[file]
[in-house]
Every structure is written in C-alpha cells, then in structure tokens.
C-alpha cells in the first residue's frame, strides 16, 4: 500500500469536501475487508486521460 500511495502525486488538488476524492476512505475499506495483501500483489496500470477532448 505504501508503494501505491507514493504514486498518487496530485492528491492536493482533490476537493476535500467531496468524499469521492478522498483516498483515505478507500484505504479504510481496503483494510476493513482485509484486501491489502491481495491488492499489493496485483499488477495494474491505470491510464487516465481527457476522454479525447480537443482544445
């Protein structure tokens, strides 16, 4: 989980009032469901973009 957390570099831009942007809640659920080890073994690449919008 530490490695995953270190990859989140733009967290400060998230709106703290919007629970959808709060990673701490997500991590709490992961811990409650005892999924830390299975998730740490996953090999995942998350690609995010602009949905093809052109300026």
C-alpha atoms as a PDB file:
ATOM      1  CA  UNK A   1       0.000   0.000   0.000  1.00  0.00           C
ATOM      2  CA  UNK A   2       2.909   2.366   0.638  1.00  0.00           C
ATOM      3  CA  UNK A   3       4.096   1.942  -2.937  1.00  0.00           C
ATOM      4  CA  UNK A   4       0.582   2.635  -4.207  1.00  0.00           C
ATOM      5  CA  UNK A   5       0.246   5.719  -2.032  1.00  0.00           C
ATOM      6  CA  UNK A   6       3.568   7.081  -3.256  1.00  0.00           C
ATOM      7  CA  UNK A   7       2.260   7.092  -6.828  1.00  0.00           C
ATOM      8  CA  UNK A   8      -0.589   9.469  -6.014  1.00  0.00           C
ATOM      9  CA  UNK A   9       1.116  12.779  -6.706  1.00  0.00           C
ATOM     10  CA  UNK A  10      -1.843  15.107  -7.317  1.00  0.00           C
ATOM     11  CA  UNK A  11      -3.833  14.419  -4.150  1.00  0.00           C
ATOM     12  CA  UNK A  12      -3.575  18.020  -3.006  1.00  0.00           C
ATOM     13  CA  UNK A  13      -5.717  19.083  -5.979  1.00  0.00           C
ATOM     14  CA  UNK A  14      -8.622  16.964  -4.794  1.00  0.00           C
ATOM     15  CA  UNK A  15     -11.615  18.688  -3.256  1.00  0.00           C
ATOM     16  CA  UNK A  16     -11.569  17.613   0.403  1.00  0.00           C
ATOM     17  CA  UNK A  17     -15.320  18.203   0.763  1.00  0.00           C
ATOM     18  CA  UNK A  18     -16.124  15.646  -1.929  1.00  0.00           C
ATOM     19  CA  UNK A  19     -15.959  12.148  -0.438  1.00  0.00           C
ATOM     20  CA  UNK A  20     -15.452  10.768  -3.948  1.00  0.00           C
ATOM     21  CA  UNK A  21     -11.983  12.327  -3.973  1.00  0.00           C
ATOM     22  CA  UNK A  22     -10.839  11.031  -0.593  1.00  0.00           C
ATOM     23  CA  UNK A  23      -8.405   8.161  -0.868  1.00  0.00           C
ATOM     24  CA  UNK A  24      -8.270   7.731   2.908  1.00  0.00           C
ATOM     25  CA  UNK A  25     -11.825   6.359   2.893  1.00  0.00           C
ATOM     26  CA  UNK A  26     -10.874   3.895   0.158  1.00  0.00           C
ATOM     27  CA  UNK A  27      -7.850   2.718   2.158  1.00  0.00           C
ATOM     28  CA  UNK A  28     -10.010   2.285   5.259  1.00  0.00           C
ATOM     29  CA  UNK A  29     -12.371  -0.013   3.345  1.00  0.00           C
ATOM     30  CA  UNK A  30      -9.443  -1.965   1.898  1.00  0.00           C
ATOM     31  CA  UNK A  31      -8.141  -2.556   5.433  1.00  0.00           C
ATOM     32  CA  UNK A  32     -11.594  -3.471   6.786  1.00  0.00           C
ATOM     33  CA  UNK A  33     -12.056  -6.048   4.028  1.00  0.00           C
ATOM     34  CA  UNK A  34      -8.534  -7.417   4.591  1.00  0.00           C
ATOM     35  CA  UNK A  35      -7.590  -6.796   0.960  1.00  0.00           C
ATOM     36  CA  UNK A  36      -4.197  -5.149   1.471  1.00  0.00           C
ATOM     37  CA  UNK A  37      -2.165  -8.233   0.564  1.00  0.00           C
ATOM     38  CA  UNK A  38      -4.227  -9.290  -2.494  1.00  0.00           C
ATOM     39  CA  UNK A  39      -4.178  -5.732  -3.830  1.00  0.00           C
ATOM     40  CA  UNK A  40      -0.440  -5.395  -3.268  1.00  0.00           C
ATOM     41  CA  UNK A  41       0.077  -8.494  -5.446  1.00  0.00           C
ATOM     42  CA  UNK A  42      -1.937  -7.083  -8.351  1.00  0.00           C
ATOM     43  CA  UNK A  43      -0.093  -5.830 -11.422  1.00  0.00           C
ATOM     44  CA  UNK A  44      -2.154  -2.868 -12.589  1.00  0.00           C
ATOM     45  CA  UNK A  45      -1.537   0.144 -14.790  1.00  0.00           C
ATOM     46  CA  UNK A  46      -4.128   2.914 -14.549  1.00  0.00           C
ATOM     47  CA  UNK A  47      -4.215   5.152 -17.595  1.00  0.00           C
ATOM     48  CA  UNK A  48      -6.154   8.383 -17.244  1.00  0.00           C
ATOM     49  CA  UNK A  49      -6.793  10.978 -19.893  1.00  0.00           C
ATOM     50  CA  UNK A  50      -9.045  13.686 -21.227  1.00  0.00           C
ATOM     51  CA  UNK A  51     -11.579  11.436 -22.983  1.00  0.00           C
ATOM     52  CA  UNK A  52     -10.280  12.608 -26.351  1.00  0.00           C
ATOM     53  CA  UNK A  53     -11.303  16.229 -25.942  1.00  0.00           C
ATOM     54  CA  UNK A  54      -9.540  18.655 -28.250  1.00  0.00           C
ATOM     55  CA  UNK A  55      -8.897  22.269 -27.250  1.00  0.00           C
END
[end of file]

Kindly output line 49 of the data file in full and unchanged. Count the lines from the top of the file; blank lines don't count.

ATOM     44  CA  UNK A  44      -2.154  -2.868 -12.589  1.00  0.00           C